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FP2: Roots of polynomial equations watch

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    I need some help with part (a) and part (b).

    For part (a), I knew that the statement was true as it was stated many times in all of my textbooks, but I didn't know exactly how to prove it.

    The only other way I can think of right now is to say something like "let a=2 (any number)", and then find the other quadratic factor when the polynomial is divided by (x-2), and show that when you expand it out it's equal to finding f(a).

    For part (b), I'm just rather stuck altogether. I figured that I must have to find p and q by solving simultaneous equations, but I can't seem to be able to form them with the information given.

    (As I was just writing this out, I noticed that I probably need to use the statement from part (a) in some way, the wording kind of gives it away...)

    Anyway, here is my working out. I apologise for it being rather messy as I did it all whilst drunk on Christmas Eve.
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    Okay so I did actually use the fact that g(i) = 3, never mind.
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    for part a)

    let f(x) = ( x -a )( x - b )(x - c )....( x - n ) + R

    let x = a...

    f(a) = 0*-b*-c*....*-n + R

    f(a) = R
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    (Original post by darkforest)
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Size:  506.2 KB

    I need some help with part (a) and part (b).

    For part (a), I knew that the statement was true as it was stated many times in all of my textbooks, but I didn't know exactly how to prove it.

    The only other way I can think of right now is to say something like "let a=2 (any number)", and then find the other quadratic factor when the polynomial is divided by (x-2), and show that when you expand it out it's equal to finding f(a).

    For part (b), I'm just rather stuck altogether. I figured that I must have to find p and q by solving simultaneous equations, but I can't seem to be able to form them with the information given.

    (As I was just writing this out, I noticed that I probably need to use the statement from part (a) in some way, the wording kind of gives it away...)

    Anyway, here is my working out. I apologise for it being rather messy as I did it all whilst drunk on Christmas Eve.
    Spoiler:
    Show
    For (a), let the remainder when f(x) is divided by a be r. This means that f(x)=(x-a)p(x)+r, where p(x) is some polynomial. From here, you should be able to show that f(a)=r.

    For (b), use the fact that g(i)=3 as you said and then compare real and imaginary parts to find the values of p and q. From here, part (ii) should be able to be done.
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    (Original post by darkforest)
    Name:  IMG_5322.jpg
Views: 25
Size:  506.2 KB

    I need some help with part (a) and part (b).

    For part (a), I knew that the statement was true as it was stated many times in all of my textbooks, but I didn't know exactly how to prove it.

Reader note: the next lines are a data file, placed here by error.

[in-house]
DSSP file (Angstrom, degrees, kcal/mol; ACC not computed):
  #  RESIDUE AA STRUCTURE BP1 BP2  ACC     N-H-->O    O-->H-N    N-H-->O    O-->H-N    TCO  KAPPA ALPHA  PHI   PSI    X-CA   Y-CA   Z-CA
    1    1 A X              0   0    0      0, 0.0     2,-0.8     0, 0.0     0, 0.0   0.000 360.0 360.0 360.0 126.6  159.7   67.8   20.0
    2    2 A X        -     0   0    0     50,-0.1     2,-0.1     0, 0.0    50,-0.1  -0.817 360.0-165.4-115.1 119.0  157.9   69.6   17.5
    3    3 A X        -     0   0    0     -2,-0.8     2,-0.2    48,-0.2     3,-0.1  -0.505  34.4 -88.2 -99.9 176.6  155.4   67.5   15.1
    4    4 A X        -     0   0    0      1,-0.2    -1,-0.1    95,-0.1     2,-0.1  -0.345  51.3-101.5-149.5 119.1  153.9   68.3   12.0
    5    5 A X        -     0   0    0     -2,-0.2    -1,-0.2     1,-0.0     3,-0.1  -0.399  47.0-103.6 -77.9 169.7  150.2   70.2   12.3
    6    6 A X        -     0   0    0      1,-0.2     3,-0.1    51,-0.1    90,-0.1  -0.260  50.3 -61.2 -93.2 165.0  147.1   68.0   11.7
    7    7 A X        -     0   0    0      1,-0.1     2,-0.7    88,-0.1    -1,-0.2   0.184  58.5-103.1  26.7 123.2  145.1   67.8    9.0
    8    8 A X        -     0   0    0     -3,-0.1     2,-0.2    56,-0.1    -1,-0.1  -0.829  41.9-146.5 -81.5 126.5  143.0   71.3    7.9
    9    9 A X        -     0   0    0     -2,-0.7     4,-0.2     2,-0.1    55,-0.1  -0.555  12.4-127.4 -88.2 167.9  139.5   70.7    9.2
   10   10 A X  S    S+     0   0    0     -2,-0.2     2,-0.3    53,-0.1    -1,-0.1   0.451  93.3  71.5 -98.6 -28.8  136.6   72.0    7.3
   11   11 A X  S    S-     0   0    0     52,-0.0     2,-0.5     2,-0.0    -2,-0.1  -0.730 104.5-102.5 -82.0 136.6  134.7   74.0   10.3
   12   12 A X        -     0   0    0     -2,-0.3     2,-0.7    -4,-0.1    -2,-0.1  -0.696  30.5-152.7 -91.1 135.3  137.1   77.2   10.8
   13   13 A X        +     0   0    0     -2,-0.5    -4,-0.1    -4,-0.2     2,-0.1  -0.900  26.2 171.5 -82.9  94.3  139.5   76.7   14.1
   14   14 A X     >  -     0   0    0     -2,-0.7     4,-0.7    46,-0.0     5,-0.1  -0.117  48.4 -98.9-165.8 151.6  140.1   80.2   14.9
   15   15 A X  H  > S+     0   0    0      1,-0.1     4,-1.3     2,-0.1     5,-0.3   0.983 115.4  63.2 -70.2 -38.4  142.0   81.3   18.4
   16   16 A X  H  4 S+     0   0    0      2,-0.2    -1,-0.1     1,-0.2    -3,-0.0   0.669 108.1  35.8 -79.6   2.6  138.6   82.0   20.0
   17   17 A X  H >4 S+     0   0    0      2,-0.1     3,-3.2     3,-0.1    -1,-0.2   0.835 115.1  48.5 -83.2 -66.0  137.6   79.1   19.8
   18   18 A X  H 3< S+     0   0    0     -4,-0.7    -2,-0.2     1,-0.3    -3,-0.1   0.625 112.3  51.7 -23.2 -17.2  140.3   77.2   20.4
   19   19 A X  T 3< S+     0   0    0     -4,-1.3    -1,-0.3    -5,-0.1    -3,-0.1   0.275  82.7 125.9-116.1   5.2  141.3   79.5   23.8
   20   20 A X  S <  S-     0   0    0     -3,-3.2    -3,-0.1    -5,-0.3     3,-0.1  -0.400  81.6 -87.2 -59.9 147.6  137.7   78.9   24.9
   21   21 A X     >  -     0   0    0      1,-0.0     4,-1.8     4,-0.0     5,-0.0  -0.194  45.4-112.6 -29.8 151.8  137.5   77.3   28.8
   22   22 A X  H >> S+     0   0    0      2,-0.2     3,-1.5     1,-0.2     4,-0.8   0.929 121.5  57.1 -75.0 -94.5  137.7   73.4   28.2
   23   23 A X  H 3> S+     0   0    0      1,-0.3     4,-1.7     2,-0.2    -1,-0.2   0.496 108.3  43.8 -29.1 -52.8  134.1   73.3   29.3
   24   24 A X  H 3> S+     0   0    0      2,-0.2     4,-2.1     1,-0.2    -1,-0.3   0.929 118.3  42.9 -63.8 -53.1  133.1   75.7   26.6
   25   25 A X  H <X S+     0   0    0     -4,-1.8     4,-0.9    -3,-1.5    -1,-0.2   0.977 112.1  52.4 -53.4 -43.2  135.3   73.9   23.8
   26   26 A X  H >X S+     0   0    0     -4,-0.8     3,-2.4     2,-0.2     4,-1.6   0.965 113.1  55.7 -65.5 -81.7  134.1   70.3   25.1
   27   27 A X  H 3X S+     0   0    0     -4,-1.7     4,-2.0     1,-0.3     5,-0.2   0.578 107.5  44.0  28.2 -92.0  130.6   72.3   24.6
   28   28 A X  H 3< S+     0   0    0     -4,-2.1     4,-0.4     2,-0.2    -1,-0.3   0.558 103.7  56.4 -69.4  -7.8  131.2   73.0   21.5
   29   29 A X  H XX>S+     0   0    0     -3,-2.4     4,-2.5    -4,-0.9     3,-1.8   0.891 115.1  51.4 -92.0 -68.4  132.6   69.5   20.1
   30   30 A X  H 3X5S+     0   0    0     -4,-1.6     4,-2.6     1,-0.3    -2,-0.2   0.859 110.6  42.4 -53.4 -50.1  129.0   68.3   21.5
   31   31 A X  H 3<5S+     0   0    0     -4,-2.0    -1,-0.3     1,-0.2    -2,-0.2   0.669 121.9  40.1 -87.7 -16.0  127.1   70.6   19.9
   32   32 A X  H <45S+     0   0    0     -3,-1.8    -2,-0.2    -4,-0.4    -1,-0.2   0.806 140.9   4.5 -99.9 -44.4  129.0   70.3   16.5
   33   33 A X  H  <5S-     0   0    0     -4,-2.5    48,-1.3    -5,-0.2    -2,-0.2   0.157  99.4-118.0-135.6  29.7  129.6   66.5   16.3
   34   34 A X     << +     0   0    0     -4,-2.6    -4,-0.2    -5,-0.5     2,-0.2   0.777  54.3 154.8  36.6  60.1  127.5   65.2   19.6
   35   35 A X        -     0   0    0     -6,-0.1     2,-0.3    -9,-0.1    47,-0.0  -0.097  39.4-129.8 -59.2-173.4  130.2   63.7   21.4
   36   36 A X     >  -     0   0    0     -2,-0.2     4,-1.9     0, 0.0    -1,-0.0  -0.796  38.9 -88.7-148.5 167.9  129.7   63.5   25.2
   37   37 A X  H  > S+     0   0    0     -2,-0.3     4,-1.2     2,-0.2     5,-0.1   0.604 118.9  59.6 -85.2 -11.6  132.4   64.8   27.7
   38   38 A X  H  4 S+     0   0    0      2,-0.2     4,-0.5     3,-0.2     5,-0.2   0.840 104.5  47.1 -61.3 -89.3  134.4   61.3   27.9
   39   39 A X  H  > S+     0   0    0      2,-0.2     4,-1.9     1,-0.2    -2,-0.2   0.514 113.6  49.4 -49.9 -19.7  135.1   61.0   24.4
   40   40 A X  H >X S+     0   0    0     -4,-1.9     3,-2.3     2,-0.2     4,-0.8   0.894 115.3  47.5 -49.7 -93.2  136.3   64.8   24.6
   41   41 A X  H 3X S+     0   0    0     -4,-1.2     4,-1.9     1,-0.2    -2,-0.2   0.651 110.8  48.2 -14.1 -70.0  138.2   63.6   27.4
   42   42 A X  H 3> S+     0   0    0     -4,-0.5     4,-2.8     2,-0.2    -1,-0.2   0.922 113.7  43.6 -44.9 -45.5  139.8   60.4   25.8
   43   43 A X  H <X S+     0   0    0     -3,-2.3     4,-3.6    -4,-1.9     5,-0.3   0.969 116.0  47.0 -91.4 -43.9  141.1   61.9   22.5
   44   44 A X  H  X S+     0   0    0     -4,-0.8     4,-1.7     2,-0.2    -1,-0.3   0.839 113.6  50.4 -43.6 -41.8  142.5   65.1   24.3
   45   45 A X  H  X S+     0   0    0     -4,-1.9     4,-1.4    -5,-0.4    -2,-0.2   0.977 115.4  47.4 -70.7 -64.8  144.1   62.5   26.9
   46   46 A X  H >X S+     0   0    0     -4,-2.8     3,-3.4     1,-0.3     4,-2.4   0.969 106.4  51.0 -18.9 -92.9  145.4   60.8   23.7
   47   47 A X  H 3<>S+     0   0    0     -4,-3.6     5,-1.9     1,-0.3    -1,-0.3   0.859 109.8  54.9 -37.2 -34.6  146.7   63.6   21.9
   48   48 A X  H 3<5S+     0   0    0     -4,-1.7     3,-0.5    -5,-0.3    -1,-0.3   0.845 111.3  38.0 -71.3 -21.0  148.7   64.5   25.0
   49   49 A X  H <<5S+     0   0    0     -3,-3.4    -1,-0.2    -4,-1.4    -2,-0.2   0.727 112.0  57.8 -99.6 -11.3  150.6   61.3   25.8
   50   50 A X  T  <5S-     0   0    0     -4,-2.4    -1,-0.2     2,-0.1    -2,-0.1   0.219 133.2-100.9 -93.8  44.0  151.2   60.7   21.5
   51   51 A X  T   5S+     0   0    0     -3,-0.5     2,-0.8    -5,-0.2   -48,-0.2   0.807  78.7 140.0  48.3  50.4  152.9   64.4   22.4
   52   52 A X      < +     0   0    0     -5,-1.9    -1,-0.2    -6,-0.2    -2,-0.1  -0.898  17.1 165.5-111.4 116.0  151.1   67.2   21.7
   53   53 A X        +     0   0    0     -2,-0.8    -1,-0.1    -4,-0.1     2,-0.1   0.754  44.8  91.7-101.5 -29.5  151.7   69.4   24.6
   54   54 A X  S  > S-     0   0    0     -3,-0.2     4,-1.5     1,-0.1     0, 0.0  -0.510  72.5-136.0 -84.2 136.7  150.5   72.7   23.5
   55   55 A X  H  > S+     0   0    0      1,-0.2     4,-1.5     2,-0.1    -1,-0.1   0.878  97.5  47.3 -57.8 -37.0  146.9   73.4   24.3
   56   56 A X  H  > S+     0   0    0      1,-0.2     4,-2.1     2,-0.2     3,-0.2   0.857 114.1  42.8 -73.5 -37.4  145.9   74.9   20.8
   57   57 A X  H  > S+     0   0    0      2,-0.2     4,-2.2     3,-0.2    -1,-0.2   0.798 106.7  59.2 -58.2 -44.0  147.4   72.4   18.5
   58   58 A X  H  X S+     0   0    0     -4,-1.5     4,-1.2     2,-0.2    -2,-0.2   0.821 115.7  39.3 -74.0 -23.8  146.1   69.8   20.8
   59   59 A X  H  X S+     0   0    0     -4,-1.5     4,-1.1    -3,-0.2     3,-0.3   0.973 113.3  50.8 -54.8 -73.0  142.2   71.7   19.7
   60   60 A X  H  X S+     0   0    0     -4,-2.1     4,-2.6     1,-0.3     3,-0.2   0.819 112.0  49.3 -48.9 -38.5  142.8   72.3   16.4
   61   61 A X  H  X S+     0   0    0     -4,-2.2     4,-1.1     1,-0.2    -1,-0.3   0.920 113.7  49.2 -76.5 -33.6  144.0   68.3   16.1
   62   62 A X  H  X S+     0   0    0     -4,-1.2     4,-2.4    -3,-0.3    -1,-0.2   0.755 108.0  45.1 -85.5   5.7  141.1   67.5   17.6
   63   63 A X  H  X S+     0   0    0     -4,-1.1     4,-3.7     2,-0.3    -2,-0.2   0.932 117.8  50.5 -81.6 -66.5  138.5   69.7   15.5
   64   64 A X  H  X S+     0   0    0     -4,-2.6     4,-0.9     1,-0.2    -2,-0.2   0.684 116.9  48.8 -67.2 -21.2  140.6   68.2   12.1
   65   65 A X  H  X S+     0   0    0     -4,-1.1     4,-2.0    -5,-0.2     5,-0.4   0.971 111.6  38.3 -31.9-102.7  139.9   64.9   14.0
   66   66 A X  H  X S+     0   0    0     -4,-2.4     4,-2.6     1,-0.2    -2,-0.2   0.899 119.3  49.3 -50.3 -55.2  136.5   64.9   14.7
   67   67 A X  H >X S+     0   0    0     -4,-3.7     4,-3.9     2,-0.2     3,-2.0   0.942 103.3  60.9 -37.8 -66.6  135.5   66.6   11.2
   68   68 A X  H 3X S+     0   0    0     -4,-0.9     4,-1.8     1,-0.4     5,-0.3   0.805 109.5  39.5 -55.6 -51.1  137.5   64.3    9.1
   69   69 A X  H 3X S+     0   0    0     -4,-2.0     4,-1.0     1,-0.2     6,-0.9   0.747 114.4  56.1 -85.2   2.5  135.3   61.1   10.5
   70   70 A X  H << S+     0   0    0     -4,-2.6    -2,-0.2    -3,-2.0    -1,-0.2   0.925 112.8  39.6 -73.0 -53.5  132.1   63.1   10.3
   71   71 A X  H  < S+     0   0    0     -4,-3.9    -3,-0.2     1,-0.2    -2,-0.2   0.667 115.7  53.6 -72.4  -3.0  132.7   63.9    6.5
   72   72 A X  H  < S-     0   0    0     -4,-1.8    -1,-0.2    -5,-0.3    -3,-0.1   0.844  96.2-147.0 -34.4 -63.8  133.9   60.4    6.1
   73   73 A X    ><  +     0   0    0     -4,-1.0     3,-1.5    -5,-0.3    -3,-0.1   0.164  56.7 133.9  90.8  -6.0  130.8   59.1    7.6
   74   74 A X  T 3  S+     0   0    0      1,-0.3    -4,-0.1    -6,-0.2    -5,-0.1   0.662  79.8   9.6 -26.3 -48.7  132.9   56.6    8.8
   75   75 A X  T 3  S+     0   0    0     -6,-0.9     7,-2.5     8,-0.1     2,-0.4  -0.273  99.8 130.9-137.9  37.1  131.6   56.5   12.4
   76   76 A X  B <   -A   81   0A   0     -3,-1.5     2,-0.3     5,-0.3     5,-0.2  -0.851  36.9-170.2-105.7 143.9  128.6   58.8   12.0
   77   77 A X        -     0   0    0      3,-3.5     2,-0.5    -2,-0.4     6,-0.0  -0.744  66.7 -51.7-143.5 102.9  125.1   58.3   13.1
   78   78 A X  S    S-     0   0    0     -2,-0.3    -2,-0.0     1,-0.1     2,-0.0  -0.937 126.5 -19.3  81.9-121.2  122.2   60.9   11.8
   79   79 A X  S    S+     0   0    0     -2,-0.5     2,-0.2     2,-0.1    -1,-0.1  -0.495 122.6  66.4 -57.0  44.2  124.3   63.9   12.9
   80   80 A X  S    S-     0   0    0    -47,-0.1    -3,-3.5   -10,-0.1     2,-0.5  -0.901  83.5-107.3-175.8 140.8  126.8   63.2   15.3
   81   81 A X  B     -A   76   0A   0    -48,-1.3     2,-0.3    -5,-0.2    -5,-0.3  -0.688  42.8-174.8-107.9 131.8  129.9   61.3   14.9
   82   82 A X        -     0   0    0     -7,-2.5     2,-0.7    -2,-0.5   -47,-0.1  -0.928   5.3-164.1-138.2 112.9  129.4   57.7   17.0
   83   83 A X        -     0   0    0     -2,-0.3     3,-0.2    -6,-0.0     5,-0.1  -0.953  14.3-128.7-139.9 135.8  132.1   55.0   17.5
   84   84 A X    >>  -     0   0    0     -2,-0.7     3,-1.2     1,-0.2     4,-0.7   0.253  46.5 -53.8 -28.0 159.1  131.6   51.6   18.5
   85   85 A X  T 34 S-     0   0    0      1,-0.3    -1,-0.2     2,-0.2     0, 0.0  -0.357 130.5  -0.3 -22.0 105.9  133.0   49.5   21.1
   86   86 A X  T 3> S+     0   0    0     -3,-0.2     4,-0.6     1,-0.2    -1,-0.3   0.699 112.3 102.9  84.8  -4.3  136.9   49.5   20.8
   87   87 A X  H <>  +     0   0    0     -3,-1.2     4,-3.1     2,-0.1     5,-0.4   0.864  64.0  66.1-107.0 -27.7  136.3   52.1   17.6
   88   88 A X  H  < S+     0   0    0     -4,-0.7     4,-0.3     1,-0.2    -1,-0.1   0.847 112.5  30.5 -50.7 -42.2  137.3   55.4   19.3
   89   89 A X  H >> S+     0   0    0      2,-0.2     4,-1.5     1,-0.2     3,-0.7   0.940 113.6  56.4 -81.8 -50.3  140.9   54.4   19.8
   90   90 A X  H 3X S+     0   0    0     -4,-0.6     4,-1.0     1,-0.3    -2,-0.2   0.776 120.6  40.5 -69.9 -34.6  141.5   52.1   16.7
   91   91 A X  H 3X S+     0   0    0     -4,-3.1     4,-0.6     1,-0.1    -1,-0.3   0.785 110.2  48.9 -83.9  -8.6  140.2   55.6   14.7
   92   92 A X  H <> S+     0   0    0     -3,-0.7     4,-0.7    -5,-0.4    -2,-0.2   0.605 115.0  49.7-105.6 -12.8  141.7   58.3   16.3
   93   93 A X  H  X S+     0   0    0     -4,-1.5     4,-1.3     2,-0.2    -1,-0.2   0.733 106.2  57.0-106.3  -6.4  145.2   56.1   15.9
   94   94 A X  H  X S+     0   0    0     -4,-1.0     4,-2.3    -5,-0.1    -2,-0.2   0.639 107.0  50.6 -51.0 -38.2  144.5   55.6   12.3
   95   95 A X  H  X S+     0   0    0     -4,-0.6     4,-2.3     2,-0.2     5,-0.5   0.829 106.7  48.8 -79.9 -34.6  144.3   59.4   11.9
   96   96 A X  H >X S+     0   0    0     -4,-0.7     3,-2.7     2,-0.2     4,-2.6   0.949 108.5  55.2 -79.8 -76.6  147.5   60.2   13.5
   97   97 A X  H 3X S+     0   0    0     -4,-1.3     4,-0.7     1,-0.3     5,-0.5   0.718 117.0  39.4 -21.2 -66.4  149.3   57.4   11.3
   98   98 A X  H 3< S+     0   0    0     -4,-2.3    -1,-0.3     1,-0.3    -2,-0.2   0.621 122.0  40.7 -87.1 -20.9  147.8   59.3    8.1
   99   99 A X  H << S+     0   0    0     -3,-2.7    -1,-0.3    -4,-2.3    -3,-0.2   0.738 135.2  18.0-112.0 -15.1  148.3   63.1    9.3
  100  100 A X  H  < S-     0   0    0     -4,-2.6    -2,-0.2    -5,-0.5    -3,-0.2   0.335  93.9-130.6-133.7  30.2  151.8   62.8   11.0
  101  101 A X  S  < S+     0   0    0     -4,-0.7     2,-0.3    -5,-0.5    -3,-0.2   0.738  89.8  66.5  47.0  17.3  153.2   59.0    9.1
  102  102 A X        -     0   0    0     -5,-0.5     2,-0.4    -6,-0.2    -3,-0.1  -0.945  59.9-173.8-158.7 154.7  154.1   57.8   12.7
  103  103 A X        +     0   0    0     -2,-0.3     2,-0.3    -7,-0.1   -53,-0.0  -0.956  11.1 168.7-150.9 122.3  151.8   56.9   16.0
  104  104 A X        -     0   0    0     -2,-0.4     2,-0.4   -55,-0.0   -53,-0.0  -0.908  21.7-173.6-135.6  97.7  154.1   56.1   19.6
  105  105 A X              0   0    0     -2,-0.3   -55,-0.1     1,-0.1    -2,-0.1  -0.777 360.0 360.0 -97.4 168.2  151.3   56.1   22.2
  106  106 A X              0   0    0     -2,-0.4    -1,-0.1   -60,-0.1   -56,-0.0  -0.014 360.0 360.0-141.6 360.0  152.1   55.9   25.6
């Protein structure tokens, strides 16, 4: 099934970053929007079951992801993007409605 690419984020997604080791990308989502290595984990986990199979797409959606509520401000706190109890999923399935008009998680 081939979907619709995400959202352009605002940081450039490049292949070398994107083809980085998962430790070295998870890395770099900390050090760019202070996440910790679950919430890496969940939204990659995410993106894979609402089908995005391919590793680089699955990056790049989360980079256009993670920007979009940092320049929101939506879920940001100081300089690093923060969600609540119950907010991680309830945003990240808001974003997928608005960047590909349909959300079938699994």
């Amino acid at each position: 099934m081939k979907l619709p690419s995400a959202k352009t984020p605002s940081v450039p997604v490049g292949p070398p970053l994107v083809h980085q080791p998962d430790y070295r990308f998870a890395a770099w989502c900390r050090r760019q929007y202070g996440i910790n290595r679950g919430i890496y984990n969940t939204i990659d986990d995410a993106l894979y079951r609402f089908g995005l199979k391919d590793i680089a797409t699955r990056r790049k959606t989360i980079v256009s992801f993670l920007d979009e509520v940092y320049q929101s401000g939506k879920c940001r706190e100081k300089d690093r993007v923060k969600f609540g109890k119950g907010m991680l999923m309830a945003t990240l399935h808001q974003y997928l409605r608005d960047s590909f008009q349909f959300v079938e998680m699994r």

The only other way I can think of right now is to say something like "let a=2 (any number)", and then find the other quadratic factor when the polynomial is divided by (x-2), and show that when you expand it out it's equal to finding f(a).

    For part (b), I'm just rather stuck altogether. I figured that I must have to find p and q by solving simultaneous equations, but I can't seem to be able to form them with the information given.

    (As I was just writing this out, I noticed that I probably need to use the statement from part (a) in some way, the wording kind of gives it away...)

    Anyway, here is my working out. I apologise for it being rather messy as I did it all whilst drunk on Christmas Eve.
    Spoiler:
    Show
    for bi you can also just plug in i and equate real/imaginary parts to find p/q
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    (Original post by darkforest)
    Name:  IMG_5322.jpg
Views: 25
Size:  506.2 KB

    I need some help with part (a) and part (b).

    For part (a), I knew that the statement was true as it was stated many times in all of my textbooks, but I didn't know exactly how to prove it.

    The only other way I can think of right now is to say something like "let a=2 (any number)", and then find the other quadratic factor when the polynomial is divided by (x-2), and show that when you expand it out it's equal to finding f(a).

    For part (b), I'm just rather stuck altogether. I figured that I must have to find p and q by solving simultaneous equations, but I can't seem to be able to form them with the information given.

    (As I was just writing this out, I noticed that I probably need to use the statement from part (a) in some way, the wording kind of gives it away...)

    Anyway, here is my working out. I apologise for it being rather messy as I did it all whilst drunk on Christmas Eve.
    Spoiler:
    Show
    and for part two sub in i/2 and you should get that as a remainder
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    Hi all, thanks for the help!

    I think I have a viable solution here:

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    I probably should have read the question more carefully!
 
 
 
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